• The domestic terror threat is wider today than in 1995.  Throughout the 1990’s, the domestic terror threat faced by Americans came largely from right-wing anti-government and white supremacist groups.  Today additional threats have emerged.  These include left-wing radicals such as animal rights extremists and environmental extremists.  Moreover, they also now include a threat from domestic radical Islamists.  Some American citizens have trained with Al Qaeda or the Taliban, or have plotted acts on behalf of radical Islam ranging from assassinations to providing support to terrorists.

Lessons For Law Enforcement:  Combating Domestic Terror After OKC

Although the United States had faced domestic terror threats for decades, it is true that law enforcement had grown somewhat complacent in the early 1990’s.  The bombing of the Murrah building served as a stark reminder that domestic terrorism could not be ignored. 

In the wake of the 1995 bombing, government at the federal, state, and local level took steps to combat domestic terrorism.  The FBI, for example, added hundreds of new agents to its domestic terrorism squads.  However, the growing realization of three key factors proved to be the most important lessons of the OKC bombing:

  • State and local law enforcement play a crucial role in combating—and preventing—domestic terrorism.  It was an Oklahoma State Trooper who arrested Timothy McVeigh, not an elite federal counter-terrorism squad.  Similarly, it was a small town police officer from Murphy, North Carolina, who arrested terrorism suspect Eric Rudolph.  After the Oklahoma City bombing, the Justice Department established training programs to help educate state and local law enforcement agencies on domestic terrorism issues.  State and local agencies themselves frequently set up counterterrorism sections or added domestic terrorism to their criminal intelligence responsibilities.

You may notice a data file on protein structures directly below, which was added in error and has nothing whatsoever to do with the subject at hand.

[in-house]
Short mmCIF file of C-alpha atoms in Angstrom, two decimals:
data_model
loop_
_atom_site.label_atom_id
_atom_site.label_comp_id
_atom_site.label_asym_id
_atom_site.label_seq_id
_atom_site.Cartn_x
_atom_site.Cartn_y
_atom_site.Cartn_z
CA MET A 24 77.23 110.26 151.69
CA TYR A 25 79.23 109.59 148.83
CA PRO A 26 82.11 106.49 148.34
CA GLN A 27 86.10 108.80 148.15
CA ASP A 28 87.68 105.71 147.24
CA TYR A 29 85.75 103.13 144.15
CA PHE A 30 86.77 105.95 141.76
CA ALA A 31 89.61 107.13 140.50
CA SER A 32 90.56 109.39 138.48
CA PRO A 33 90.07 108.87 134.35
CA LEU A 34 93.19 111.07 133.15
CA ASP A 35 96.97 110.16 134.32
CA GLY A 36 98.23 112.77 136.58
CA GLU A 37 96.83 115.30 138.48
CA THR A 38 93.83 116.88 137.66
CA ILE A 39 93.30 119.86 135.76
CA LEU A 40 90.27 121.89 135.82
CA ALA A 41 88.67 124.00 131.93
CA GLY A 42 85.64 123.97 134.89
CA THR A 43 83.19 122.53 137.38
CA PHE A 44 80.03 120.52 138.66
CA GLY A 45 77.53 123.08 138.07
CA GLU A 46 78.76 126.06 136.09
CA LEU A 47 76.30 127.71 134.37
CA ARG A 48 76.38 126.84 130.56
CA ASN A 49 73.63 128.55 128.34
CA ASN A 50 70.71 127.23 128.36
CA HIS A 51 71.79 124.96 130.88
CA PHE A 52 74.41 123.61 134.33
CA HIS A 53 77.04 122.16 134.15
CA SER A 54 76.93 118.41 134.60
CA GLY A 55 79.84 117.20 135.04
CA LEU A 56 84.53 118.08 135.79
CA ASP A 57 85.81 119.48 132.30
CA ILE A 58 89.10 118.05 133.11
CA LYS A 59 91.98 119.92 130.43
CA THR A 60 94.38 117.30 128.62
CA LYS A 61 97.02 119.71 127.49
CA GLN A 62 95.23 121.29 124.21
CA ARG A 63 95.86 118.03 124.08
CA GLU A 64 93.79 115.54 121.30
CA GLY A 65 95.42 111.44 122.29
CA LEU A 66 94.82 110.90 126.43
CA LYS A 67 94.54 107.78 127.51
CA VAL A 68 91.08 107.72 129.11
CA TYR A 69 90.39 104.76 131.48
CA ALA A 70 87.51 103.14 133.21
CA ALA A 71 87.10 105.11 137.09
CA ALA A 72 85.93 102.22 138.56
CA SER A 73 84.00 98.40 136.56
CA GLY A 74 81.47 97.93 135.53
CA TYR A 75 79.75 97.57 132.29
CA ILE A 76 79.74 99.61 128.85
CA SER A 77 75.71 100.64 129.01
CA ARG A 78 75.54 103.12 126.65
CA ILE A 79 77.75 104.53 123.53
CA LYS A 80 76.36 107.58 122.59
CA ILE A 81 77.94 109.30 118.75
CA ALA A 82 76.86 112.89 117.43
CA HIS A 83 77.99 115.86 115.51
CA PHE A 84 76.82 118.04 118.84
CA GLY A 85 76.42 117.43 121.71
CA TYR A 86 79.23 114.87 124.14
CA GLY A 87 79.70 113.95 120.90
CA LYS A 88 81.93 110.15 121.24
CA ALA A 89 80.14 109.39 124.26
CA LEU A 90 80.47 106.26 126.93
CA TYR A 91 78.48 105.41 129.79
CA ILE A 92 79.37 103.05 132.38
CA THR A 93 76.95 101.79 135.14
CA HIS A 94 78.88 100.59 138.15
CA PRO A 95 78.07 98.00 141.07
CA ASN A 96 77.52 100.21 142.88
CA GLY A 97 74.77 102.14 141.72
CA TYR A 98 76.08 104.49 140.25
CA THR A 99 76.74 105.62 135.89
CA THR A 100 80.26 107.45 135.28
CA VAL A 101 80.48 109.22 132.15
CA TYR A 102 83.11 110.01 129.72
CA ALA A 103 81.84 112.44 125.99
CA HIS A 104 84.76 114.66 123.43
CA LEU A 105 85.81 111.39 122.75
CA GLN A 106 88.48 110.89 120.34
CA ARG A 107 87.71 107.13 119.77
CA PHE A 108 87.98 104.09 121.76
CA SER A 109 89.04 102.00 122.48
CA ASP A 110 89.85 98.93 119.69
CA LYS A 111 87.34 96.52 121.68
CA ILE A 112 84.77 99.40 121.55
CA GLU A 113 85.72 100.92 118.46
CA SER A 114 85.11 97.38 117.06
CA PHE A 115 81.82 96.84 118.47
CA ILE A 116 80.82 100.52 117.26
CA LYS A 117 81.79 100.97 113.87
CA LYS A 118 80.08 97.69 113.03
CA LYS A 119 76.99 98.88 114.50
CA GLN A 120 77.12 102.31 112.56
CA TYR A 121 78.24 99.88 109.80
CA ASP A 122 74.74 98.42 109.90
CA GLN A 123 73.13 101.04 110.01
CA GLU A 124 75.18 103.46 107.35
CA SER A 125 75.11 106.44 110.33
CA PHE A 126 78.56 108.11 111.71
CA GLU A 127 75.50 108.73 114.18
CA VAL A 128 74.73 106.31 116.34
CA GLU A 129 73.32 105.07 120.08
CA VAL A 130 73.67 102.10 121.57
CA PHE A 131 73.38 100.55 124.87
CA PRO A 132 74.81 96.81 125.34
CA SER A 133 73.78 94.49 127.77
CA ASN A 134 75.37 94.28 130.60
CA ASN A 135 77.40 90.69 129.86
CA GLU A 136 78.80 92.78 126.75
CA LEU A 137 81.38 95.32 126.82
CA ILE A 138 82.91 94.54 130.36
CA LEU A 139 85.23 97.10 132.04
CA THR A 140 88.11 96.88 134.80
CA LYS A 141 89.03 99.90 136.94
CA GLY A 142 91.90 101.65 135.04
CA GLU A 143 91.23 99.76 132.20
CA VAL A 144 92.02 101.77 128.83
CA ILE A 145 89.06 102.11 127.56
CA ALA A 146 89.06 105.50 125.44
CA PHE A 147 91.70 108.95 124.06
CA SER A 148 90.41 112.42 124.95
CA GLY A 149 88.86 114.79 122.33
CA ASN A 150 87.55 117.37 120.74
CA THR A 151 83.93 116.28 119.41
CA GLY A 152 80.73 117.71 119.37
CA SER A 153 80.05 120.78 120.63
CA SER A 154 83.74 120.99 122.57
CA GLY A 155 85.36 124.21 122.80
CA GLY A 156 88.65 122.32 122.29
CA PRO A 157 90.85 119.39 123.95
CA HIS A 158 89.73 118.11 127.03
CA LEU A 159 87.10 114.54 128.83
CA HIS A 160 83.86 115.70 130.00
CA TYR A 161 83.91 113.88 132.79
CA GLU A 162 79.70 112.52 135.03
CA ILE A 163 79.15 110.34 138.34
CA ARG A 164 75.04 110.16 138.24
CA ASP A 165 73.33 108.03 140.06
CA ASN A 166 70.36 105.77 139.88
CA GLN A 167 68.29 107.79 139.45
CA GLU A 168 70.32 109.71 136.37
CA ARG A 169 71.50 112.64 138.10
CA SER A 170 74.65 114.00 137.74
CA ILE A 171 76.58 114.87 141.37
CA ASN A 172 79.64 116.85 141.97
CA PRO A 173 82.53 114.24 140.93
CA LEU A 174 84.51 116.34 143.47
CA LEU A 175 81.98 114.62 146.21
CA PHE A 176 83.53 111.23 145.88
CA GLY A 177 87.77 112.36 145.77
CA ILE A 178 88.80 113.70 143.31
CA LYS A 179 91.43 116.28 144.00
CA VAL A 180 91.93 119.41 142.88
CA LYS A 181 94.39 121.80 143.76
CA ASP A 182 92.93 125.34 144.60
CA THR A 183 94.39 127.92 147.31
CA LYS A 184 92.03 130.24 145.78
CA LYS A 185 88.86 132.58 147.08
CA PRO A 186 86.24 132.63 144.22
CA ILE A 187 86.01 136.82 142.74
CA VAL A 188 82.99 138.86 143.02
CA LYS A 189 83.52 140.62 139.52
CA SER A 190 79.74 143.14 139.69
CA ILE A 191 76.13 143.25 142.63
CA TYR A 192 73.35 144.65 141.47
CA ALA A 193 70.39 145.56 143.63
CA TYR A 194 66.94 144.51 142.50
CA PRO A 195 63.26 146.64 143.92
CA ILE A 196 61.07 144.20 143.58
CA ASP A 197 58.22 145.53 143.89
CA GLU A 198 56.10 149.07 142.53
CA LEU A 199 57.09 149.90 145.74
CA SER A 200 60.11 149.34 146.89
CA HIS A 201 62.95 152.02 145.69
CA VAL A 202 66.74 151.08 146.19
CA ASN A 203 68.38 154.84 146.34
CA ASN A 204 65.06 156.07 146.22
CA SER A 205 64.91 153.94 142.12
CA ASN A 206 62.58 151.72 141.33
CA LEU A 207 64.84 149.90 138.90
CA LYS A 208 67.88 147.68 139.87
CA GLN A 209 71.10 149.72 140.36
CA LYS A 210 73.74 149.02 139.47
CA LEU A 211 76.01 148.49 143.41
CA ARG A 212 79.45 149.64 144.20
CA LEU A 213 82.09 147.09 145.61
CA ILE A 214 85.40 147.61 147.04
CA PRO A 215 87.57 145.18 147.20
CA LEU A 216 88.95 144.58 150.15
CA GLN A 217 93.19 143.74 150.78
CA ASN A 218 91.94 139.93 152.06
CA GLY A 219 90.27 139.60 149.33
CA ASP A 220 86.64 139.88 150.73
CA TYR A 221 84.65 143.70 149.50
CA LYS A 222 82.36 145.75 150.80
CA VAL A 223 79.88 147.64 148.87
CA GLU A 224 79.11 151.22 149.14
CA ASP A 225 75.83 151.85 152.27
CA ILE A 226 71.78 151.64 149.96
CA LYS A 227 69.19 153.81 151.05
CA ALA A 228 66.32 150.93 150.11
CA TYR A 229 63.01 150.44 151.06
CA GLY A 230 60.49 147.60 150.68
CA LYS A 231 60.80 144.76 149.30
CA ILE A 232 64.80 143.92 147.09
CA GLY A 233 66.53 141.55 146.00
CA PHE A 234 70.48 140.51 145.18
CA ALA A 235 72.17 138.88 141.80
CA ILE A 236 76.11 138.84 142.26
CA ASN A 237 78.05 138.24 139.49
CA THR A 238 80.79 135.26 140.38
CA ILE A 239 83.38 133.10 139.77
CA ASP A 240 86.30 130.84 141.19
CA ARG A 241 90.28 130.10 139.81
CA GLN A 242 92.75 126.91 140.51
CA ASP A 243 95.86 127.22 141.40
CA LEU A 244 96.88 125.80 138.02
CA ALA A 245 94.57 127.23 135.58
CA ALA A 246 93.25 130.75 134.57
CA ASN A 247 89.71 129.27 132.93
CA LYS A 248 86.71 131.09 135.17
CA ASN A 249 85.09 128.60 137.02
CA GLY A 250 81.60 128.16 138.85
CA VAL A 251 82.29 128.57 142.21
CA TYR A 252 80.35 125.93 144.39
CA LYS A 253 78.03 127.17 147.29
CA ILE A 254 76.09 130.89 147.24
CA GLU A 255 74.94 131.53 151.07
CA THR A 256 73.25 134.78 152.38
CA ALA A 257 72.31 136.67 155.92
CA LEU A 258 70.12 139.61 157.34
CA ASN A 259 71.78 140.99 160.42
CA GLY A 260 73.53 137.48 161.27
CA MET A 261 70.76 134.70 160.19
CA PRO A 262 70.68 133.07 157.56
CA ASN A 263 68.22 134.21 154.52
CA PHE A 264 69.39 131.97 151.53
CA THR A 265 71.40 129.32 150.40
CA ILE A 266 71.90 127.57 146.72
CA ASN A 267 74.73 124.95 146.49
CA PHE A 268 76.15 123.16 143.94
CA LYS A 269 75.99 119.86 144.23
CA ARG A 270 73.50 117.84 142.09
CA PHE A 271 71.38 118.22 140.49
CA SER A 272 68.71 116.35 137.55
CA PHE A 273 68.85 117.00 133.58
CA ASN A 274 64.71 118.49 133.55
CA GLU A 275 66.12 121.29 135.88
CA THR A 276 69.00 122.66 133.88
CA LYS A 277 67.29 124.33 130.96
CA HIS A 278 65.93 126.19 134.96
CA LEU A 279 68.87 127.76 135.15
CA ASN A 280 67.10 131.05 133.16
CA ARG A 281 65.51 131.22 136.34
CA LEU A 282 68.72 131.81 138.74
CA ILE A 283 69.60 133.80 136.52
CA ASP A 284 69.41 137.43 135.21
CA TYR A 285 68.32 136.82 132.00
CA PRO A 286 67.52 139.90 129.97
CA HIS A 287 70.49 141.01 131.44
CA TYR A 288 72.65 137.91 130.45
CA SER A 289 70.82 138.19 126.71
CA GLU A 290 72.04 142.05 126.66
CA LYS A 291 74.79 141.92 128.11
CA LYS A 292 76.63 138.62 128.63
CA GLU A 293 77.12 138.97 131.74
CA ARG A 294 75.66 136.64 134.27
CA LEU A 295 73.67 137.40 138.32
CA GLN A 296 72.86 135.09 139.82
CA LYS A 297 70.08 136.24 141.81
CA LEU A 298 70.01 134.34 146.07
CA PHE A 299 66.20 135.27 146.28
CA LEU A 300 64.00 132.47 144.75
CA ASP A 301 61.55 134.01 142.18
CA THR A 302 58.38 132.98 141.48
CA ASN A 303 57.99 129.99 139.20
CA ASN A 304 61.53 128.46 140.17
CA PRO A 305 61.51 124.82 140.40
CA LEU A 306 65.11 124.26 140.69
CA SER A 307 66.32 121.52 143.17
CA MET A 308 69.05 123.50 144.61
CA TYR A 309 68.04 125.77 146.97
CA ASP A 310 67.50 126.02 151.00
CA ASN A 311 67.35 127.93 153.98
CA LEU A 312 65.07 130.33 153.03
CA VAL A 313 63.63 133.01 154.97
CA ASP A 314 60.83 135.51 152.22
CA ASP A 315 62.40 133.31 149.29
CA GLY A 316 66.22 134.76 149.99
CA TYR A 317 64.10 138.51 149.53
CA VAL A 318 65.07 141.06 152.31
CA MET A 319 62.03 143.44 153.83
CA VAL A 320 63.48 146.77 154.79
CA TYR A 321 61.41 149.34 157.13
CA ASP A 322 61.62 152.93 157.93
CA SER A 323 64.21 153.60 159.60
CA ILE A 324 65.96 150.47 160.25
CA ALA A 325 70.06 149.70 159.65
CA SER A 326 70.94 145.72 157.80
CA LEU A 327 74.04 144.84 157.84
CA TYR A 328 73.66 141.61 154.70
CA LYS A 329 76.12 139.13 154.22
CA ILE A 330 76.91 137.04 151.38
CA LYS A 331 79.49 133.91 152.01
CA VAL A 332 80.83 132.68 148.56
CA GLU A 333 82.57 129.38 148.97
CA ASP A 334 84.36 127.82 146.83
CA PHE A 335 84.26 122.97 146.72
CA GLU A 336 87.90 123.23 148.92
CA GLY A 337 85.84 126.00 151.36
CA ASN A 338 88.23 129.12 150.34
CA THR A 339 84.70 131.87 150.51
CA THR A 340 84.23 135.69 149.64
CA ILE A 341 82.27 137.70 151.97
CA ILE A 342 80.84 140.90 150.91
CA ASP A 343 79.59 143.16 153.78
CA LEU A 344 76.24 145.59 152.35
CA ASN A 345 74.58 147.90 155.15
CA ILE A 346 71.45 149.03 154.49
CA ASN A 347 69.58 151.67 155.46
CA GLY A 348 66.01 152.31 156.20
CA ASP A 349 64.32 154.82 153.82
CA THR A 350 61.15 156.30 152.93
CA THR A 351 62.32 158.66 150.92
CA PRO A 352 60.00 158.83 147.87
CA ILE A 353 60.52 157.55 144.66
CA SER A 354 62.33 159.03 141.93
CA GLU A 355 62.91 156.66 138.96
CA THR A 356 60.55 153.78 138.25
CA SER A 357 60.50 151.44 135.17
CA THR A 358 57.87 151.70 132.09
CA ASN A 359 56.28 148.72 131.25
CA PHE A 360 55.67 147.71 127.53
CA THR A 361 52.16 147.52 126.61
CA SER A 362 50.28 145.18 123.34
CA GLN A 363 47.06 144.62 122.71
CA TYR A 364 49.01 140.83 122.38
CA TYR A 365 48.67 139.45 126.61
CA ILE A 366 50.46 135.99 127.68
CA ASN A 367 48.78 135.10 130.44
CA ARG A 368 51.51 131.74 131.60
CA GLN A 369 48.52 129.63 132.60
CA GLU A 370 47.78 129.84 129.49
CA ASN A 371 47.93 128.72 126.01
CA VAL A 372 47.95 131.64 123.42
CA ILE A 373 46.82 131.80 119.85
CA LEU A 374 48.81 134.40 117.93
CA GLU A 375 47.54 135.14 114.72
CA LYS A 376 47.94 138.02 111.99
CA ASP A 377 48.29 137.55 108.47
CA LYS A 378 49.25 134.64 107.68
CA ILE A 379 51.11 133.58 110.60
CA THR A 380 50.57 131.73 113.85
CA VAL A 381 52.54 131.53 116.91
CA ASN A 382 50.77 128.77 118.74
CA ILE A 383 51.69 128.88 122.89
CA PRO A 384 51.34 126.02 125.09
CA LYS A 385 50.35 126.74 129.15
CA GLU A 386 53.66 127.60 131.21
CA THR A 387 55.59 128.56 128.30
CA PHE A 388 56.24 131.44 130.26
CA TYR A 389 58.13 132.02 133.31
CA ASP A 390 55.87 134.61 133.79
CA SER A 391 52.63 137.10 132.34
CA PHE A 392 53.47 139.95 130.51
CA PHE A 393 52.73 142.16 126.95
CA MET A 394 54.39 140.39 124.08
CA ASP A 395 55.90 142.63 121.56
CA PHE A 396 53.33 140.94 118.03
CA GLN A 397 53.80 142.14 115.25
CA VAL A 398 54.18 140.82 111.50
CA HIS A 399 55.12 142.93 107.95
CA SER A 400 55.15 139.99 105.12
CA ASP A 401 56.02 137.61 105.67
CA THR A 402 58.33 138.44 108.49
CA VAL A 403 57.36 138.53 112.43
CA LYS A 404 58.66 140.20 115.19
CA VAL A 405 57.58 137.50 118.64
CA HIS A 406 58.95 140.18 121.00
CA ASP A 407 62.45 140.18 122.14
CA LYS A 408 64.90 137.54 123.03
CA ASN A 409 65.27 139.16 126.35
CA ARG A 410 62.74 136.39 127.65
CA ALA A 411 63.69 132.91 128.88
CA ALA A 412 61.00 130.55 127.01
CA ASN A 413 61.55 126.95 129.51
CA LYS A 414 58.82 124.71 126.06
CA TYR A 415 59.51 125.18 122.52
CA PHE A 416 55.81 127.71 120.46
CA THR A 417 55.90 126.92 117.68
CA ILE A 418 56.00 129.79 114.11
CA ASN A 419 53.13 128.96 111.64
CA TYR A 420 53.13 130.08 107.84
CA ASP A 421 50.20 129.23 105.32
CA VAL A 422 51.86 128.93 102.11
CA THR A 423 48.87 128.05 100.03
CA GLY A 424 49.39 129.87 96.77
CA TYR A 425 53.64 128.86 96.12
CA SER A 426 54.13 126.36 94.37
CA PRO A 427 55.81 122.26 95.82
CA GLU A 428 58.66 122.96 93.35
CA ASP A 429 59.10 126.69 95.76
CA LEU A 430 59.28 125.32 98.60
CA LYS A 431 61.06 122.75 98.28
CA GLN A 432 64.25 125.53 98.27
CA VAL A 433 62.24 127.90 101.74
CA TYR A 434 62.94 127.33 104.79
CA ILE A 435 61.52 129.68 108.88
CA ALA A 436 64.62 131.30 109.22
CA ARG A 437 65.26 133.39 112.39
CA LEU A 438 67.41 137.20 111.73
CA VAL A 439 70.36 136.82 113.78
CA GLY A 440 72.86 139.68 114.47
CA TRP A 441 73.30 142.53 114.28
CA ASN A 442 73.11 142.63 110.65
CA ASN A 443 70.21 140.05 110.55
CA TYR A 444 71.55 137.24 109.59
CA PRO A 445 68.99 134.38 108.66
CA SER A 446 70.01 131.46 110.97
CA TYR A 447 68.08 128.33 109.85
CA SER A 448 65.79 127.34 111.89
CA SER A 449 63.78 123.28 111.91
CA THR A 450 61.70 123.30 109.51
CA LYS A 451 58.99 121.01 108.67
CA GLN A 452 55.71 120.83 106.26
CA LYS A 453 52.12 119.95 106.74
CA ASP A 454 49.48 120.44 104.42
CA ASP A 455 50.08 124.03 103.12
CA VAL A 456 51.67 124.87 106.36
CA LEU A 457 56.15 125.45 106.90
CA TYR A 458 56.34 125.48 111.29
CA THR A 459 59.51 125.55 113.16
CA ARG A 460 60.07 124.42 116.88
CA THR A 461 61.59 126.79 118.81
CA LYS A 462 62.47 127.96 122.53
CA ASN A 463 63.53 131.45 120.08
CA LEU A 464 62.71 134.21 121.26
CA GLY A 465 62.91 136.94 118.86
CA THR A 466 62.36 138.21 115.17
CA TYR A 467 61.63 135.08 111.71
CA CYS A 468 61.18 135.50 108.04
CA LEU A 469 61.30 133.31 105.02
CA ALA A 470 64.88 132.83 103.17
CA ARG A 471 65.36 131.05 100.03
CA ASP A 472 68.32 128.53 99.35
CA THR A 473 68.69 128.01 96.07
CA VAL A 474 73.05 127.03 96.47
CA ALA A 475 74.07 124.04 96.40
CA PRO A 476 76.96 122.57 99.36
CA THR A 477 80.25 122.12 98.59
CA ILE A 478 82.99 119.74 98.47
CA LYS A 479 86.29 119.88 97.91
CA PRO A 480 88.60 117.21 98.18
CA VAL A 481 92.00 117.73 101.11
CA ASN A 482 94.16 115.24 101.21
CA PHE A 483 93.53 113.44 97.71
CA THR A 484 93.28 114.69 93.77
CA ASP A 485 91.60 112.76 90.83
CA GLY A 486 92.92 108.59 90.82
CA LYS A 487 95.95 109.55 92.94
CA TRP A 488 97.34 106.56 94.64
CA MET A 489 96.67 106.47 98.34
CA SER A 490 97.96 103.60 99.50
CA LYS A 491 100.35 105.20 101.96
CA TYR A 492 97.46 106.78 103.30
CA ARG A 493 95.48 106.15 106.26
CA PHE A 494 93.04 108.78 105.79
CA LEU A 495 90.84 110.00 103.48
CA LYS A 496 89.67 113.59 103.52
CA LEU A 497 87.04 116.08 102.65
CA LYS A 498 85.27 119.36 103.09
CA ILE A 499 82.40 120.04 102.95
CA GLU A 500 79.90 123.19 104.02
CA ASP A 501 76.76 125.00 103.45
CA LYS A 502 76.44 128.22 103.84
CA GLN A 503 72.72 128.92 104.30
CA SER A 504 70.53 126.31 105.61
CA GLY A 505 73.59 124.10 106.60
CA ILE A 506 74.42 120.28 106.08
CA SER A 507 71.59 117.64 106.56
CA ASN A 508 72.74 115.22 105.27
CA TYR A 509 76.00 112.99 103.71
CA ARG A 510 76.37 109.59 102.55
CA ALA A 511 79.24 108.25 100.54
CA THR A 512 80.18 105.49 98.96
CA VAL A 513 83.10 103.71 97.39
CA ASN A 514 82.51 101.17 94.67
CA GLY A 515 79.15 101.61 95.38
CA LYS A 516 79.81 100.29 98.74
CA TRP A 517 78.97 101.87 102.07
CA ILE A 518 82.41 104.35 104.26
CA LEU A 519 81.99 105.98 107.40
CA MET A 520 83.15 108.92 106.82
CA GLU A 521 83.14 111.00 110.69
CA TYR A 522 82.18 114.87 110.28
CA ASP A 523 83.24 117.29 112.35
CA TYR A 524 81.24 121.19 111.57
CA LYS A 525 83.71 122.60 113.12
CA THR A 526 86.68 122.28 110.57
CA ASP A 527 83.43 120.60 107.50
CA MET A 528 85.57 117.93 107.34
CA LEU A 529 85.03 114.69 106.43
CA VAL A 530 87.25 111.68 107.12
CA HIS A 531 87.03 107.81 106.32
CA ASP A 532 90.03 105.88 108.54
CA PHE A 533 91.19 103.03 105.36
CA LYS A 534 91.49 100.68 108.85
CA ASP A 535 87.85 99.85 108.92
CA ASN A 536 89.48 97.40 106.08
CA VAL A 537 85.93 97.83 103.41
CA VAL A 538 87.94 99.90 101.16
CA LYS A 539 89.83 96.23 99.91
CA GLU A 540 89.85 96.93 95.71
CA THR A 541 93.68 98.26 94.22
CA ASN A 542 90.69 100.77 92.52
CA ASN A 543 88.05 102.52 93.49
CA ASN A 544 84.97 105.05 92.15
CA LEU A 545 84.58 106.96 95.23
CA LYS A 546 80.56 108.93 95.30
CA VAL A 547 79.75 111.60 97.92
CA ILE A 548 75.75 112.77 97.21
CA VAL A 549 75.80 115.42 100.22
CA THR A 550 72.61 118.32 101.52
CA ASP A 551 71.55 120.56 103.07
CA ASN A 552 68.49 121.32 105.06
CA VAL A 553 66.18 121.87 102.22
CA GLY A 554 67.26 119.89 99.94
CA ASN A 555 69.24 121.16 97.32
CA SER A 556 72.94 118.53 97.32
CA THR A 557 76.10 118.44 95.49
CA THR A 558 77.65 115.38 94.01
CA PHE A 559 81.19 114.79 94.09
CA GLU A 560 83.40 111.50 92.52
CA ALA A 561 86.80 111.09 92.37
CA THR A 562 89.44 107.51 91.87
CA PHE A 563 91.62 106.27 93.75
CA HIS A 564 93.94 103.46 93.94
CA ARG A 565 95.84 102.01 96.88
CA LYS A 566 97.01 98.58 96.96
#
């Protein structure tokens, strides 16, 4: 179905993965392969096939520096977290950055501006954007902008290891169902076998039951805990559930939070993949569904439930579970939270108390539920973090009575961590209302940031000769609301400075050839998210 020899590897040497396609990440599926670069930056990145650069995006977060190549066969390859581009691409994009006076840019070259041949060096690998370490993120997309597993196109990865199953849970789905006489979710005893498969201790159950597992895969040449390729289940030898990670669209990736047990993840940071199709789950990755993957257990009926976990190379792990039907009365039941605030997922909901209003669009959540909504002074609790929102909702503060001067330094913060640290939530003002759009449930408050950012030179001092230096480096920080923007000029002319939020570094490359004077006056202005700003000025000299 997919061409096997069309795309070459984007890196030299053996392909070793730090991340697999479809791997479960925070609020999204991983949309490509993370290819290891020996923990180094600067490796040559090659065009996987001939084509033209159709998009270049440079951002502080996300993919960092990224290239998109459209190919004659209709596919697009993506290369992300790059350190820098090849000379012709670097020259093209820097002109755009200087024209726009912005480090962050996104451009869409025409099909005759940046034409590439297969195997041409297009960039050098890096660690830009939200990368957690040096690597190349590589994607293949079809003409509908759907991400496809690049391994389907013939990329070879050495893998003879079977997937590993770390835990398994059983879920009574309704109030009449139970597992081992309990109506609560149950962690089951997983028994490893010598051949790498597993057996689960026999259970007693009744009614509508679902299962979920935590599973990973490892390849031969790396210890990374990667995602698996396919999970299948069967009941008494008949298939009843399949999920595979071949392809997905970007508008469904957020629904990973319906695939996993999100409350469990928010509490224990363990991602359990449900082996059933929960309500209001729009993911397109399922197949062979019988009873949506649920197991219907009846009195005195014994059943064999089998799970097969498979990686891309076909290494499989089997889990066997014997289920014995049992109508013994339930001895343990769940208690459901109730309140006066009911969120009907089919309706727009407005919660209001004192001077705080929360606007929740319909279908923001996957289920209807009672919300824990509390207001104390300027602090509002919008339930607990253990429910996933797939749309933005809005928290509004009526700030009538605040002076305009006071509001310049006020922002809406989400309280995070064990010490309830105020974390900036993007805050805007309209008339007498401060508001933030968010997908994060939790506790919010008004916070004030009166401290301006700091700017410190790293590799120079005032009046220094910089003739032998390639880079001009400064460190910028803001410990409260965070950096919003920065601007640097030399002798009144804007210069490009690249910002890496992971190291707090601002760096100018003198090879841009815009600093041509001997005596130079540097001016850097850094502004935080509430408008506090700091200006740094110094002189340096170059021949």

• Communication and cooperation between different law enforcement agencies and jurisdictions is vital.  The Oklahoma City bombing played an important role in increasing communications between different levels of law enforcement—federal, state, and local—as well as between different jurisdictions.  One key tool that received a significant boost after the bombing was the concept of the Joint Terrorism Task Force—a multijurisdictional task force consisting of representatives from a number of federal, state, and local law enforcement agencies, brought together to pool resources and expertise in order to better fight terrorism.
  • Because prevention of acts of terrorism before they can occur is so crucial, intelligence is key.  A variety of information-sharing resources and tactics, from intelligence working groups to criminal intelligence databases appeared after the Oklahoma City bombing, all designed to put key information in the hands of the people who can use it to prevent acts of terrorism.

Law enforcement took these lessons to heart, and became much more effective in combating domestic terrorism in the years after the Oklahoma City bombing.  Perhaps the best evidence of this is that, to date, there has not been a successful sequel to the bombing itself, though not for lack of trying on the part of extremists.  In the past ten years, there have been numerous acts of domestic terrorism prevented, from bombing conspiracies to assassination plots.  It is largely thanks to the vigilance of law enforcement, at all levels, that domestic extremists have not perpetrated another Oklahoma City-type bombing.